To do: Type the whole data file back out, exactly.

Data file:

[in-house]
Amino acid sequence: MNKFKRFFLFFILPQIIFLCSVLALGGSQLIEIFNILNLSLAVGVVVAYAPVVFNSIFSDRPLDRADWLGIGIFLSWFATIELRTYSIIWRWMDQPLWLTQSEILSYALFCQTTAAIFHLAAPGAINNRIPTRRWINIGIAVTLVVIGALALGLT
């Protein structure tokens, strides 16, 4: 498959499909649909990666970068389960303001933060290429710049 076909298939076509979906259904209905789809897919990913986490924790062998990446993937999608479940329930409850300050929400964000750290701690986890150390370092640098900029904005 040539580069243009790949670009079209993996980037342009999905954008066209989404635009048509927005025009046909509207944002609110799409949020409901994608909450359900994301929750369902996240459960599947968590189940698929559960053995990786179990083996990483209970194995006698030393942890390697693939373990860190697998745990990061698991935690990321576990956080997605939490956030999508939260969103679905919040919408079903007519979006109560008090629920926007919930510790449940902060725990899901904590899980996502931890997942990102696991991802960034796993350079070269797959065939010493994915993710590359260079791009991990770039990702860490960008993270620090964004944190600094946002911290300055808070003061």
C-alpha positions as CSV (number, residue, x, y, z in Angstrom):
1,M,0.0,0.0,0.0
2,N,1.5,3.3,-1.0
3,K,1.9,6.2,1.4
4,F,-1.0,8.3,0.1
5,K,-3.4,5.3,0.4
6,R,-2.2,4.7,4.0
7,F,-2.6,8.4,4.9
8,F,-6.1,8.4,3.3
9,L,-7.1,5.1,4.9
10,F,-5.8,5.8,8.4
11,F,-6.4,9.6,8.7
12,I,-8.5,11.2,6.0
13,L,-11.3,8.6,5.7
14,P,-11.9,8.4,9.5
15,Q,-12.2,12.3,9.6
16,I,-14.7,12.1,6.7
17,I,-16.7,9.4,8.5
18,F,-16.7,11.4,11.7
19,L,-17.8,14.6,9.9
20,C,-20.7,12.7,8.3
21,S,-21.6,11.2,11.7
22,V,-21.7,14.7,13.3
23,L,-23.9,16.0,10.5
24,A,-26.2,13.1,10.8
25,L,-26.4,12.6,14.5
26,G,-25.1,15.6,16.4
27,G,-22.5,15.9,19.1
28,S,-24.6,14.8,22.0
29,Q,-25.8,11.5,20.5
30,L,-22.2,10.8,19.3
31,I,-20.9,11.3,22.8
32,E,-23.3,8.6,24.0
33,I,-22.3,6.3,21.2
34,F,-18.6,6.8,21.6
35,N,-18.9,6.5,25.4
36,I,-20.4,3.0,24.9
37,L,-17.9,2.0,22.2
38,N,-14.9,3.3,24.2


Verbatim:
[in-house]
Amino acid sequence: MNKFKRFFLFFILPQIIFLCSVLALGGSQLIEIFNILNLSLAVGVVVAYAPVVFNSIFSDRPLDRADWLGIGIFLSWFATIELRTYSIIWRWMDQPLWLTQSEILSYALFCQTTAAIFHLAAPGAINNRIPTRRWINIGIAVTLVVIGALALGLT
């Protein structure tokens, strides 16, 4: 498959499909649909990666970068389960303001933060290429710049 076909298939076509979906259904209905789809897919990913986490924790062998990446993937999608479940329930409850300050929400964000750290701690986890150390370092640098900029904005 040539580069243009790949670009079209993996980037342009999905954008066209989404635009048509927005025009046909509207944002609110799409949020409901994608909450359900994301929750369902996240459960599947968590189940698929559960053995990786179990083996990483209970194995006698030393942890390697693939373990860190697998745990990061698991935690990321576990956080997605939490956030999508939260969103679905919040919408079903007519979006109560008090629920926007919930510790449940902060725990899901904590899980996502931890997942990102696991991802960034796993350079070269797959065939010493994915993710590359260079791009991990770039990702860490960008993270620090964004944190600094946002911290300055808070003061």
C-alpha positions as CSV (number, residue, x, y, z in Angstrom):
1,M,0.0,0.0,0.0
2,N,1.5,3.3,-1.0
3,K,1.9,6.2,1.4
4,F,-1.0,8.3,0.1
5,K,-3.4,5.3,0.4
6,R,-2.2,4.7,4.0
7,F,-2.6,8.4,4.9
8,F,-6.1,8.4,3.3
9,L,-7.1,5.1,4.9
10,F,-5.8,5.8,8.4
11,F,-6.4,9.6,8.7
12,I,-8.5,11.2,6.0
13,L,-11.3,8.6,5.7
14,P,-11.9,8.4,9.5
15,Q,-12.2,12.3,9.6
16,I,-14.7,12.1,6.7
17,I,-16.7,9.4,8.5
18,F,-16.7,11.4,11.7
19,L,-17.8,14.6,9.9
20,C,-20.7,12.7,8.3
21,S,-21.6,11.2,11.7
22,V,-21.7,14.7,13.3
23,L,-23.9,16.0,10.5
24,A,-26.2,13.1,10.8
25,L,-26.4,12.6,14.5
26,G,-25.1,15.6,16.4
27,G,-22.5,15.9,19.1
28,S,-24.6,14.8,22.0
29,Q,-25.8,11.5,20.5
30,L,-22.2,10.8,19.3
31,I,-20.9,11.3,22.8
32,E,-23.3,8.6,24.0
33,I,-22.3,6.3,21.2
34,F,-18.6,6.8,21.6
35,N,-18.9,6.5,25.4
36,I,-20.4,3.0,24.9
37,L,-17.9,2.0,22.2
38,N,-14.9,3.3,24.2